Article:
When my Geometry students are learning to apply concepts involving radicals, proportions, similarity, and right-triangle trigonometry, they need a lot of assistance from me and other students. Before giving them a summative assessment, I like to give them a group/practice test about a week prior, to give them a chance to study together before the "real" test a week later. (When I call it a "review," they treat it as a homework and just don't take it seriously!) They work in cooperative groups of 3 or 4, and since my students change groups every 3 weeks, I choose who their groups will be.
I weight it one-quarter the weight of a "real" test in the gradebook. I give students the option of working alone if they feel their group won't be productive, although students rarely take me up on that offer. (On rare occasions, a "drone" will do very little; in this case, I separate their group test from the rest, grade it separately, and treat the remaining papers as a separate group.)
When they turn it in, they staple all 3 or 4 group members' tests together, and then I grade problem 1 of the first test, problem 2 of the second test, problem 3 of the third test, and so on. Then I add up the points, and all students receive the same score.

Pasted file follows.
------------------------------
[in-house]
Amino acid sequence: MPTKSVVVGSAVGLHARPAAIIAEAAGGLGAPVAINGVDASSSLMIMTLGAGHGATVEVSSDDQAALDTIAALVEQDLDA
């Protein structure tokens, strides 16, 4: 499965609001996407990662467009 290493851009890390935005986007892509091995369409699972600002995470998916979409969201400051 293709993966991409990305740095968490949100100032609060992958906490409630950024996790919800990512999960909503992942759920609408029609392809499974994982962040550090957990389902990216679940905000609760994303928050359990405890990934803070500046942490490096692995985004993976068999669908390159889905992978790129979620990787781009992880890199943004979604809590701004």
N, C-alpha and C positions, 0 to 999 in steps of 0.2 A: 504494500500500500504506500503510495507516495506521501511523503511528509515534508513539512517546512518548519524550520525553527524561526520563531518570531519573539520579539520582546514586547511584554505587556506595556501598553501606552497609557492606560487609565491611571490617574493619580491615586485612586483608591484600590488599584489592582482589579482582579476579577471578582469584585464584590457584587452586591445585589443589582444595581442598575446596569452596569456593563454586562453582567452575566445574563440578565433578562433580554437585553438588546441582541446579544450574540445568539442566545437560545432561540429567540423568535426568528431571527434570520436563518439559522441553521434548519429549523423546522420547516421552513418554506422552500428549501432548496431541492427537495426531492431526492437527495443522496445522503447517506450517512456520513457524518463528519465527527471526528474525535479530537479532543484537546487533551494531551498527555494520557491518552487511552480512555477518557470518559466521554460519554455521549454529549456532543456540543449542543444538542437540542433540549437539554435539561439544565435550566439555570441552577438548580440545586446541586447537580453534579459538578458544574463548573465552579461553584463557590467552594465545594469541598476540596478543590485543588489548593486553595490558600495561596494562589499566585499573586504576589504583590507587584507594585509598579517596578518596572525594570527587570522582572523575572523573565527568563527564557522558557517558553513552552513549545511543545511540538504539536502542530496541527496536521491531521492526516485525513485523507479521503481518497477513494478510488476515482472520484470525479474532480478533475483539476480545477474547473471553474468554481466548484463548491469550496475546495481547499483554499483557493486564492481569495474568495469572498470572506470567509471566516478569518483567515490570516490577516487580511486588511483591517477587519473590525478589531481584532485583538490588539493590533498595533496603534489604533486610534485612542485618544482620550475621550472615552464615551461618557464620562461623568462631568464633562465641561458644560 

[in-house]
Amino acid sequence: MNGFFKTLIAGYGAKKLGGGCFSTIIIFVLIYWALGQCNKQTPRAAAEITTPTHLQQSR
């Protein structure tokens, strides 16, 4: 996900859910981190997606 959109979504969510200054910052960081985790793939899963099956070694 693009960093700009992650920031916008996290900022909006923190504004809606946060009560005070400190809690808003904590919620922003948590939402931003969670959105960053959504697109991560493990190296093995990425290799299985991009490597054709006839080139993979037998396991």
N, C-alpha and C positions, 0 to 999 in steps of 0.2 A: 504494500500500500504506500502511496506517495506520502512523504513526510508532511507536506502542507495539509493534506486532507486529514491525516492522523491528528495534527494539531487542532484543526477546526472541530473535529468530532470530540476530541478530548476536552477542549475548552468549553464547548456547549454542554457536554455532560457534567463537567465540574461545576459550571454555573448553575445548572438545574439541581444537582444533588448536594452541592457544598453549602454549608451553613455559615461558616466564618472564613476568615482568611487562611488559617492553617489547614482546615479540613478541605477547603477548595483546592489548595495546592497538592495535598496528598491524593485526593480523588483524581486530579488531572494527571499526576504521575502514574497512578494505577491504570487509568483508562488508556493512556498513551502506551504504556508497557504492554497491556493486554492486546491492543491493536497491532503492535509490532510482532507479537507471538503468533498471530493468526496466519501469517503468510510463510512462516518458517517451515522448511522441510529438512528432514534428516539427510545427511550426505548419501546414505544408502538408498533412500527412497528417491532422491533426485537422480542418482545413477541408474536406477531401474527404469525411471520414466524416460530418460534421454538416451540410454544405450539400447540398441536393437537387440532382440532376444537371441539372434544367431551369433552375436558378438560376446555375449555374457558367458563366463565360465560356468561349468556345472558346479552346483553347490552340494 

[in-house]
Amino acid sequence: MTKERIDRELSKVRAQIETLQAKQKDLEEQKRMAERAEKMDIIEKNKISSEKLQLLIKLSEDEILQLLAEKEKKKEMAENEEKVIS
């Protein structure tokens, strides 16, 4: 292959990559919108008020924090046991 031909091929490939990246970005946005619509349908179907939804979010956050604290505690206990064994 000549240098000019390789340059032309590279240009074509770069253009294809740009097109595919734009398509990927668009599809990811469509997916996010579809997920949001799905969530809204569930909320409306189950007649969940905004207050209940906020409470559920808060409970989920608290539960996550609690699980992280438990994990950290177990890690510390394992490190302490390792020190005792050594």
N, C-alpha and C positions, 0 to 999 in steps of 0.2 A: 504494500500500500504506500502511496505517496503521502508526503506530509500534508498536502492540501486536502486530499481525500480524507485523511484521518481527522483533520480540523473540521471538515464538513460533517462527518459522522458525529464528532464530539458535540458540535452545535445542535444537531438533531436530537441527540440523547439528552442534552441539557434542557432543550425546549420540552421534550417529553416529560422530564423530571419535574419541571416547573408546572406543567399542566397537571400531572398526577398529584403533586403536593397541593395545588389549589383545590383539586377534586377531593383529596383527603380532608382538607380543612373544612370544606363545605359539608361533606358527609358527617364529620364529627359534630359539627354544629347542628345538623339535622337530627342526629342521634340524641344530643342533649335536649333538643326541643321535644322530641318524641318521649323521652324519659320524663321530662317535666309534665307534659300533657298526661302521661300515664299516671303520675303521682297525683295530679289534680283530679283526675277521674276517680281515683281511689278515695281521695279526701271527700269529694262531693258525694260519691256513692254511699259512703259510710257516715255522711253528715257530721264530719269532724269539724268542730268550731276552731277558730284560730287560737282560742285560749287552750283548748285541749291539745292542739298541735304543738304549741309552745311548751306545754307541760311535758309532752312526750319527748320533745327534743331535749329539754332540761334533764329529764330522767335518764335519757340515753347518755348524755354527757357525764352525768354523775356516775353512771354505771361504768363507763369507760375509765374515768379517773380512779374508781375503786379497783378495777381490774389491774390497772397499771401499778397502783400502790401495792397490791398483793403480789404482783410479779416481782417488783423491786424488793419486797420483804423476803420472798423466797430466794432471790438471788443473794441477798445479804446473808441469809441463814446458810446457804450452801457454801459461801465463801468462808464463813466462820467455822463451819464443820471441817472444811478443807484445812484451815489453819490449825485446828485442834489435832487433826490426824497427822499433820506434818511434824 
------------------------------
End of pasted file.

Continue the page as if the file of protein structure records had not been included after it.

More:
Since I'm only assessing 1 out of every 3 or 4 problems, it goes very quickly, and I can give them feedback easily by the next class. They then have about a week to prepare and/or use it as a study guide to get them ready for the test the next week.
Please download the pdf preview file first, so you can see exactly what's included; the product file is a word document, which you may personalize for your students.
NOTE: Students take longer to complete a group test than a comparable individual test. Because I have 90-minute blocks at my school, I expect them to finish this test within one block. If you have shorter periods, I would recommend having the entire class dedicated to completing this test. I never recommend that you have them work on it over two class periods, as the very small number of absent students (some of whom will be absent the first day, and others the second day) will gum up the concept of a shared group practice test.